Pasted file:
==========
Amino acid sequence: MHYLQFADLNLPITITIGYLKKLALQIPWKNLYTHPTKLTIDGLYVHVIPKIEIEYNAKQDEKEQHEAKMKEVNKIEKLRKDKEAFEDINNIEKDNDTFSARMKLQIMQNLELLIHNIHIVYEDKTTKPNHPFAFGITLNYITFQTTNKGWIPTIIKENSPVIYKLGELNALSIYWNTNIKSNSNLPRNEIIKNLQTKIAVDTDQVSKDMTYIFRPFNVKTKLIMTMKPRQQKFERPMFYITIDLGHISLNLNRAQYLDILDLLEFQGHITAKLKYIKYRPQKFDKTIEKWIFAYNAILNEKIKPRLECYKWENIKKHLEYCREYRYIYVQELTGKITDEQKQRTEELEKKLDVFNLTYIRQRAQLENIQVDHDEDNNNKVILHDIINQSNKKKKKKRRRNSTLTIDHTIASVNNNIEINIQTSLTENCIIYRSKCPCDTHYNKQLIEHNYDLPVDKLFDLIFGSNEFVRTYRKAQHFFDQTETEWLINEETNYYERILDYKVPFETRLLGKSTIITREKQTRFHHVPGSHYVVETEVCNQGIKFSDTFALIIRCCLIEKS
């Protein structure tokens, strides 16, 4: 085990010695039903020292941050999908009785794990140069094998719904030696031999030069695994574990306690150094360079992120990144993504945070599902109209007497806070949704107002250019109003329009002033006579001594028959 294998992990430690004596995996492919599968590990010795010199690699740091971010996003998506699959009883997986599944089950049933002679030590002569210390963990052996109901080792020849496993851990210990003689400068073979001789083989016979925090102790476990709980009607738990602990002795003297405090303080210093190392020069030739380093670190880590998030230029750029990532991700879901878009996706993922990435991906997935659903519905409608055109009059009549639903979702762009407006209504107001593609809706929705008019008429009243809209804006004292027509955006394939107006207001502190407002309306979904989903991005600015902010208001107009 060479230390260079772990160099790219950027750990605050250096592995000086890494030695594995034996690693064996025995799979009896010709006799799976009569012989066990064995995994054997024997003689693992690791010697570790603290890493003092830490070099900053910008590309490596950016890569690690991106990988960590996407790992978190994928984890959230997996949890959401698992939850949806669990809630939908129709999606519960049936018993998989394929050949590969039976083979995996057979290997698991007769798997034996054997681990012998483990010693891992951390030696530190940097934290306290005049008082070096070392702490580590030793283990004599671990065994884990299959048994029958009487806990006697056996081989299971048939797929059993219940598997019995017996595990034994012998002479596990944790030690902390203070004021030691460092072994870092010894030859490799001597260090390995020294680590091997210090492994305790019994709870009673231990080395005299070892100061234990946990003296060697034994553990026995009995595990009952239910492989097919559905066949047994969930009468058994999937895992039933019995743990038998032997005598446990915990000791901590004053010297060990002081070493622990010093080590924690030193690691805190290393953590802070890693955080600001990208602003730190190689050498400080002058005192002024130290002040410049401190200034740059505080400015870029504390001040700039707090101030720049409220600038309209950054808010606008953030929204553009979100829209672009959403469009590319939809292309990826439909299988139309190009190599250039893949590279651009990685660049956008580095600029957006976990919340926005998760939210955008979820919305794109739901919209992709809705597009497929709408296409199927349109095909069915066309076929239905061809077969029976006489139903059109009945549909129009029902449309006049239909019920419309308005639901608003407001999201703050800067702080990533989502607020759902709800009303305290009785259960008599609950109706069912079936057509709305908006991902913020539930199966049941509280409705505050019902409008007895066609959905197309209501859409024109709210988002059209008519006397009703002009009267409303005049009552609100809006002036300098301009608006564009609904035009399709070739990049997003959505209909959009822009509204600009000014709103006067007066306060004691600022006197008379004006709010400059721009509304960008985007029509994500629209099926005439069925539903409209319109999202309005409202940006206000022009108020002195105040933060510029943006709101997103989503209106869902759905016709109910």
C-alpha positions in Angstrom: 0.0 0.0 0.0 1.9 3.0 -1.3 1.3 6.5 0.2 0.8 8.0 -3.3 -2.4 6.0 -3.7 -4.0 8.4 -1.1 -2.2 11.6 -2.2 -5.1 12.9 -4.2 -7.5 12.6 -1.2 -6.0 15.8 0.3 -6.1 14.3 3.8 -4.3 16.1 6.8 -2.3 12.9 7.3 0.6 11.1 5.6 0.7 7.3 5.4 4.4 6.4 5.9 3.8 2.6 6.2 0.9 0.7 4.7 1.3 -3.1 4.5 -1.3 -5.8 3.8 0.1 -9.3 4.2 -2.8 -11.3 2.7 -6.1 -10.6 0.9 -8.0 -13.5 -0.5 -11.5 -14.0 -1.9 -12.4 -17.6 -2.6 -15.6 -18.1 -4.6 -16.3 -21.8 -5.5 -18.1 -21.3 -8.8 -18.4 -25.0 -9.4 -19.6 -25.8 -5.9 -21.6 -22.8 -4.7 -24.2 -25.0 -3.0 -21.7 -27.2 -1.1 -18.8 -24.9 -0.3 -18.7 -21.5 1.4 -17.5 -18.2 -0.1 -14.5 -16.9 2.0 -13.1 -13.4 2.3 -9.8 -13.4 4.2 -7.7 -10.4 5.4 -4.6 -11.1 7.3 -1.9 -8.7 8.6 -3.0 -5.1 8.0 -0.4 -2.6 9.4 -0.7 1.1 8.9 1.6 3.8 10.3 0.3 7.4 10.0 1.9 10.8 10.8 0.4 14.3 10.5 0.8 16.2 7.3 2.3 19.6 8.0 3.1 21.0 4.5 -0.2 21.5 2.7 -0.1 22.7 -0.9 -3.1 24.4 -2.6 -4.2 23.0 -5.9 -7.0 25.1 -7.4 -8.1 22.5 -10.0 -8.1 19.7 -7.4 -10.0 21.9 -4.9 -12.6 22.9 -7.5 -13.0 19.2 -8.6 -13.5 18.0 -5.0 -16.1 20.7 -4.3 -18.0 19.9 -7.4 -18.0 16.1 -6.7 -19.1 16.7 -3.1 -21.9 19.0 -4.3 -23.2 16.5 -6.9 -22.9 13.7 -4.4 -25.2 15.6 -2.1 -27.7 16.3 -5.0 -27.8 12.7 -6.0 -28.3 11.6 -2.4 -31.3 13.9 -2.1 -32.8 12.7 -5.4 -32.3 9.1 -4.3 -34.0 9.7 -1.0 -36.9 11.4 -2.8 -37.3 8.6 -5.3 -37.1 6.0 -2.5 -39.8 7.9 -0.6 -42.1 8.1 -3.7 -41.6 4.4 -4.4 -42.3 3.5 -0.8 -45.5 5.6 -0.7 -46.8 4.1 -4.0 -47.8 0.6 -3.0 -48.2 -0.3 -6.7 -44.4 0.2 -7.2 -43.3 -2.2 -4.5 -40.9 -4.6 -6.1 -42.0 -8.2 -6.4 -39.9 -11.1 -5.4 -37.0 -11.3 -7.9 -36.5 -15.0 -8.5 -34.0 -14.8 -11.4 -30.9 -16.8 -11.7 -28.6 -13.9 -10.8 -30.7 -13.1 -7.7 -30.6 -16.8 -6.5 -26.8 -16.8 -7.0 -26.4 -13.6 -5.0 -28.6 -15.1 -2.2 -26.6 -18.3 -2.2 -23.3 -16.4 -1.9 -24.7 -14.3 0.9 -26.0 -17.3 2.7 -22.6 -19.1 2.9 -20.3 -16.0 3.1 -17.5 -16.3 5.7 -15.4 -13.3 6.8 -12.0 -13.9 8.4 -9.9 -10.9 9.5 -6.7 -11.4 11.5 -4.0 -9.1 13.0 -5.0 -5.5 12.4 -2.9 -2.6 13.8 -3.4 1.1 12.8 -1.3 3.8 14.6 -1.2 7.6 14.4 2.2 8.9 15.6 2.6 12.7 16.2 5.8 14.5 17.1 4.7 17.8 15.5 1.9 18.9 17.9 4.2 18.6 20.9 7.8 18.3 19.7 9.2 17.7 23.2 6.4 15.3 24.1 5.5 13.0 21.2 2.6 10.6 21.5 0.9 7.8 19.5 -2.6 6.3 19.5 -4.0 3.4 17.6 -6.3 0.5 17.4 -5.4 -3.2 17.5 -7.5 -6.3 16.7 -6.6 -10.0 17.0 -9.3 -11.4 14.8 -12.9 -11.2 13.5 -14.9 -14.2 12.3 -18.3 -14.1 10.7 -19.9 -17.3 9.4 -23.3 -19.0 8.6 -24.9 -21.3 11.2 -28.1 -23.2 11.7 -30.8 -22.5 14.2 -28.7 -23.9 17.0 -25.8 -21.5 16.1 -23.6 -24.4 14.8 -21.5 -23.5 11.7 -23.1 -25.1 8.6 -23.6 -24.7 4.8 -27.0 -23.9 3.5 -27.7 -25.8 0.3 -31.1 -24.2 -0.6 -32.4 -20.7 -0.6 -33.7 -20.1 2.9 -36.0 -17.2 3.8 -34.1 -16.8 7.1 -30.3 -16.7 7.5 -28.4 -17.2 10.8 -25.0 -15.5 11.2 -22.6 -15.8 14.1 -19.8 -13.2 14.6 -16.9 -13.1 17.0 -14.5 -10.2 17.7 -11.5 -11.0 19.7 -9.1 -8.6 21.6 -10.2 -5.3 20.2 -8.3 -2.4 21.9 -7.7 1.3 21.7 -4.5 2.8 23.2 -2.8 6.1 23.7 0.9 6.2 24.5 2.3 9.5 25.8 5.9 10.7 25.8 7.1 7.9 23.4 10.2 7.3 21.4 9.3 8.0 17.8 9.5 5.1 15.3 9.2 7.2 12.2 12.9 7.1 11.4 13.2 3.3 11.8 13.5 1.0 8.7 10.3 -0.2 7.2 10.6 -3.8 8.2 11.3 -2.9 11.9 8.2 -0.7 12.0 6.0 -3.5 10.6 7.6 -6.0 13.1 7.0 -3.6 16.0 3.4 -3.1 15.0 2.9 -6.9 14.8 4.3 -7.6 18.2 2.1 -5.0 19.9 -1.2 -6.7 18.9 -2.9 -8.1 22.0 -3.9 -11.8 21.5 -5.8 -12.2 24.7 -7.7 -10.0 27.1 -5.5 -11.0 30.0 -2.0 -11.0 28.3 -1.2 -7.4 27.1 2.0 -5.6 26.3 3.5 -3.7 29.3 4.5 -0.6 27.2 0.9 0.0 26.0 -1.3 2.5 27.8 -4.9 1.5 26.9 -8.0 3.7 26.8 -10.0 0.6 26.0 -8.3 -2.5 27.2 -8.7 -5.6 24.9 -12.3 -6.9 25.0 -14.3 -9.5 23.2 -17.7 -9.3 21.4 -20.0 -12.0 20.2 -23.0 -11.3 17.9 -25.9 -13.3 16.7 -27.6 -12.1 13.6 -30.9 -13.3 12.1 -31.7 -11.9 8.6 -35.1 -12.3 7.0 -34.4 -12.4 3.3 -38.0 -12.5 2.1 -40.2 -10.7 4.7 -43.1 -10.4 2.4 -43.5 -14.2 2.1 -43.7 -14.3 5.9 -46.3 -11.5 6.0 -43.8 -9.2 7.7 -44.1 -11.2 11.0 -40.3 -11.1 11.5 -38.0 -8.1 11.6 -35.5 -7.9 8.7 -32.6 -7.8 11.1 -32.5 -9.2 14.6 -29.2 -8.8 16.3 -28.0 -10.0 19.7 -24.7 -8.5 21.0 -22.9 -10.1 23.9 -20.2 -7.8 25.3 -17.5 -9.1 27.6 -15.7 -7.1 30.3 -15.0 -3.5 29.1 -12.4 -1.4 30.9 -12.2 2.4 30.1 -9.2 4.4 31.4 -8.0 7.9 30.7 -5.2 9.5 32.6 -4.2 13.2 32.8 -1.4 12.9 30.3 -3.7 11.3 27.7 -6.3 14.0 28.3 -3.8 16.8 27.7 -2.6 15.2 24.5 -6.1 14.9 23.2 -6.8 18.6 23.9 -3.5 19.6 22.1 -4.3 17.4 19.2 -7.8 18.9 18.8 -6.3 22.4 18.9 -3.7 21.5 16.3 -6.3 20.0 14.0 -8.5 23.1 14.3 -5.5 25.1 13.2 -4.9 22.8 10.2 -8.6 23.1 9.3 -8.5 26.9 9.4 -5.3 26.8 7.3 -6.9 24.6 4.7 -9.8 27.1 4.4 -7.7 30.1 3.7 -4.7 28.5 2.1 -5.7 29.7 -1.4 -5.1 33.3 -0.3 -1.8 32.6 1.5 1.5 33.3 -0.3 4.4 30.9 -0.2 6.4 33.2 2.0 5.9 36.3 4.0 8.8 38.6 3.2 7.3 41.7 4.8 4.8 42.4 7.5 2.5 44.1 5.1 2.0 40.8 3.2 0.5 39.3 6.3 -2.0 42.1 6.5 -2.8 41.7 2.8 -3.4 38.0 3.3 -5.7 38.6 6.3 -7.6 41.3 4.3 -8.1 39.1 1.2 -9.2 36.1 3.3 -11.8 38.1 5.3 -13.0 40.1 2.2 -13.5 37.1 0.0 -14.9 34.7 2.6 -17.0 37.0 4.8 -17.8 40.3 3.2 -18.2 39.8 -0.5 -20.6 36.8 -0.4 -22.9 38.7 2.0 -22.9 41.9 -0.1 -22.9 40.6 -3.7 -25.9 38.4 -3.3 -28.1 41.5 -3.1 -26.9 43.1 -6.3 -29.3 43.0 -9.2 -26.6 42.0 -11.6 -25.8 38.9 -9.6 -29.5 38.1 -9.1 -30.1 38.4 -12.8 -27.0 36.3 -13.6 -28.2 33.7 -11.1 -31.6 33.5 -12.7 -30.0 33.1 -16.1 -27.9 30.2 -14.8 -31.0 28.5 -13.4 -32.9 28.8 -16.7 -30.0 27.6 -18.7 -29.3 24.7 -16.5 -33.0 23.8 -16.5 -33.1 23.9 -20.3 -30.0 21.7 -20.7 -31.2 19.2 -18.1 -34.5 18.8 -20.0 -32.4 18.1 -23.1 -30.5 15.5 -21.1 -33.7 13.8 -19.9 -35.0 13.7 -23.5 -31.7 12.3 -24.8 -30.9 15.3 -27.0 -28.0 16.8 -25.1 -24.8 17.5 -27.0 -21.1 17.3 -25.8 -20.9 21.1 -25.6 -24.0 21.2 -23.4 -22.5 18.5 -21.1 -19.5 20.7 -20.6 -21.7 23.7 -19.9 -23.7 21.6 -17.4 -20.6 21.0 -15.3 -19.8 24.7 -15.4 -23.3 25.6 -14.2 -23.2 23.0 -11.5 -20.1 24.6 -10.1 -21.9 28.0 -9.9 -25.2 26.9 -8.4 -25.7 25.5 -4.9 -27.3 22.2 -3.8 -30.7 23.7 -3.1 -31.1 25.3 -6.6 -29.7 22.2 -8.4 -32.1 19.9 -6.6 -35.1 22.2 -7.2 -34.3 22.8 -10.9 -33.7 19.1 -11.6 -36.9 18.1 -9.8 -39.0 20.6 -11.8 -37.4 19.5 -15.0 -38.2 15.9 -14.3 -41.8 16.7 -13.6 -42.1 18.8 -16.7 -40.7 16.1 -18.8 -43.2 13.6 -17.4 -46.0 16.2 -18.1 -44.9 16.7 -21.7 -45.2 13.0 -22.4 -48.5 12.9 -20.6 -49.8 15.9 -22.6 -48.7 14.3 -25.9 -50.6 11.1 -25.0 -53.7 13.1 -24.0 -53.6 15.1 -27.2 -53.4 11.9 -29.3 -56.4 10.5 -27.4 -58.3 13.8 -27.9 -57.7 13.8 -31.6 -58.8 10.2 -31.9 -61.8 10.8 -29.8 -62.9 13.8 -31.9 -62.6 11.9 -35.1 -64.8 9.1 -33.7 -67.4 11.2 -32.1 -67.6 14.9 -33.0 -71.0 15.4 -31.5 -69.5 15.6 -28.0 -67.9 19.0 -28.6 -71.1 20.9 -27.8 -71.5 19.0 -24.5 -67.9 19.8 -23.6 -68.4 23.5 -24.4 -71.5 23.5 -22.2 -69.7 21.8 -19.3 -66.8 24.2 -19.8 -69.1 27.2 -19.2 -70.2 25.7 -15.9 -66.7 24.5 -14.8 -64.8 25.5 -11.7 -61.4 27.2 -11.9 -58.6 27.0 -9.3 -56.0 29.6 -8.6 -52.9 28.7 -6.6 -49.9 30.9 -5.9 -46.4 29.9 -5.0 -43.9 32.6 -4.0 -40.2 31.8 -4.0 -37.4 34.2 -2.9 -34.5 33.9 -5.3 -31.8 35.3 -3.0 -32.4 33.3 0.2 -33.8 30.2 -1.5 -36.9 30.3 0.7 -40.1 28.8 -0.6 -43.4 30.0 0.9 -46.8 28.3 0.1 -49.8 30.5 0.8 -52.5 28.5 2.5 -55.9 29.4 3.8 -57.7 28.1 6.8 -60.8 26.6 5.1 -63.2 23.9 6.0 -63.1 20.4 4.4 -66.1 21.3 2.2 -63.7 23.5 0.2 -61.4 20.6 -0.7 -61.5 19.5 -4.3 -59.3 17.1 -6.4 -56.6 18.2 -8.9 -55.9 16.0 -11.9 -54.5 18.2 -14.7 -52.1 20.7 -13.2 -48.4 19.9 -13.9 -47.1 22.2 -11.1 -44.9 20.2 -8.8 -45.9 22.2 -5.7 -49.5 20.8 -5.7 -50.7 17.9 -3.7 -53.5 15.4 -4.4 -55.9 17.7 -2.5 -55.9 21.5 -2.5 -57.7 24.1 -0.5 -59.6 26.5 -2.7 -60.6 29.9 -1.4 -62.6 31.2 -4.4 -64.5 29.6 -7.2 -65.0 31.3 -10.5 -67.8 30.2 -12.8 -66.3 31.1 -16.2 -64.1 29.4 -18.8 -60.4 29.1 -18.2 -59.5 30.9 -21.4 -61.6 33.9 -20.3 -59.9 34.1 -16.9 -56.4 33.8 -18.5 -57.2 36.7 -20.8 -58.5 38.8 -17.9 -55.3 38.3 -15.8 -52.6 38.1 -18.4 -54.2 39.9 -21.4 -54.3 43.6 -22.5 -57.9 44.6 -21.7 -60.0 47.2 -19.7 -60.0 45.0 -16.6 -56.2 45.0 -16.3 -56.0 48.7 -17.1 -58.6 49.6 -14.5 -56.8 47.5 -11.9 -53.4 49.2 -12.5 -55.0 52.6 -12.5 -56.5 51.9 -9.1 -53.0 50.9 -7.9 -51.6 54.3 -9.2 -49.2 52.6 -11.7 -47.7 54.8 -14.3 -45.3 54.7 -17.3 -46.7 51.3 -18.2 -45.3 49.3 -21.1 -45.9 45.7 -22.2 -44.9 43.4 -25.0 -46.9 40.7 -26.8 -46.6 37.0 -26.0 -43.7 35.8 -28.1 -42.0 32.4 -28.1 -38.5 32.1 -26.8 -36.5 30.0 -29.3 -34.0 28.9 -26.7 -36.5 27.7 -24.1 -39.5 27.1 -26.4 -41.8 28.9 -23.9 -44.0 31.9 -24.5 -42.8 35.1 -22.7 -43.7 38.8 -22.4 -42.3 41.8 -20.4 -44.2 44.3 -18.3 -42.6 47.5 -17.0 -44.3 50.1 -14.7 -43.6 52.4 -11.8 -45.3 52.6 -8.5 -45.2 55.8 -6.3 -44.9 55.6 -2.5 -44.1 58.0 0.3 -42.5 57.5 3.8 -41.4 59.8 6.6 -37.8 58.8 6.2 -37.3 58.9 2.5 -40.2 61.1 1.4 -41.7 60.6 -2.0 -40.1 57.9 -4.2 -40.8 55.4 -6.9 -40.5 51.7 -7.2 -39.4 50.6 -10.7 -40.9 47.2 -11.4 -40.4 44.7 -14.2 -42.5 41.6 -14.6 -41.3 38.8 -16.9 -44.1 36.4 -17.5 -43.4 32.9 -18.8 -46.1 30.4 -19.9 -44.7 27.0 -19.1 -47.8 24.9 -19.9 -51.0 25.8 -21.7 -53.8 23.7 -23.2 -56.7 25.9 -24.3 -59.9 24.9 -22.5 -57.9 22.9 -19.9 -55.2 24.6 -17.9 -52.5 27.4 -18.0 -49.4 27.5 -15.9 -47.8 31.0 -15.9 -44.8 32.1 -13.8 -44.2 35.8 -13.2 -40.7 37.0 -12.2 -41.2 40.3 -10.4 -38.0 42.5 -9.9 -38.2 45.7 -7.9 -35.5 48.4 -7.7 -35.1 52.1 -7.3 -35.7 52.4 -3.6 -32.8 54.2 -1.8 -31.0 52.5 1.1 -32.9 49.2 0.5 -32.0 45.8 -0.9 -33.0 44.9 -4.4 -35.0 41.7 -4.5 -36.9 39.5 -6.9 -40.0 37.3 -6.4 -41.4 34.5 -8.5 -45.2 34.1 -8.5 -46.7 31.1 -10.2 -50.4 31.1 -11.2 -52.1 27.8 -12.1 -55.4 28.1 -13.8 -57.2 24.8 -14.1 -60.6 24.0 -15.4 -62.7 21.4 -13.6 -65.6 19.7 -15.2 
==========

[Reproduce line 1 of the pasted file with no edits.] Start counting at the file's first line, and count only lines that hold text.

Amino acid sequence: MHYLQFADLNLPITITIGYLKKLALQIPWKNLYTHPTKLTIDGLYVHVIPKIEIEYNAKQDEKEQHEAKMKEVNKIEKLRKDKEAFEDINNIEKDNDTFSARMKLQIMQNLELLIHNIHIVYEDKTTKPNHPFAFGITLNYITFQTTNKGWIPTIIKENSPVIYKLGELNALSIYWNTNIKSNSNLPRNEIIKNLQTKIAVDTDQVSKDMTYIFRPFNVKTKLIMTMKPRQQKFERPMFYITIDLGHISLNLNRAQYLDILDLLEFQGHITAKLKYIKYRPQKFDKTIEKWIFAYNAILNEKIKPRLECYKWENIKKHLEYCREYRYIYVQELTGKITDEQKQRTEELEKKLDVFNLTYIRQRAQLENIQVDHDEDNNNKVILHDIINQSNKKKKKKRRRNSTLTIDHTIASVNNNIEINIQTSLTENCIIYRSKCPCDTHYNKQLIEHNYDLPVDKLFDLIFGSNEFVRTYRKAQHFFDQTETEWLINEETNYYERILDYKVPFETRLLGKSTIITREKQTRFHHVPGSHYVVETEVCNQGIKFSDTFALIIRCCLIEKS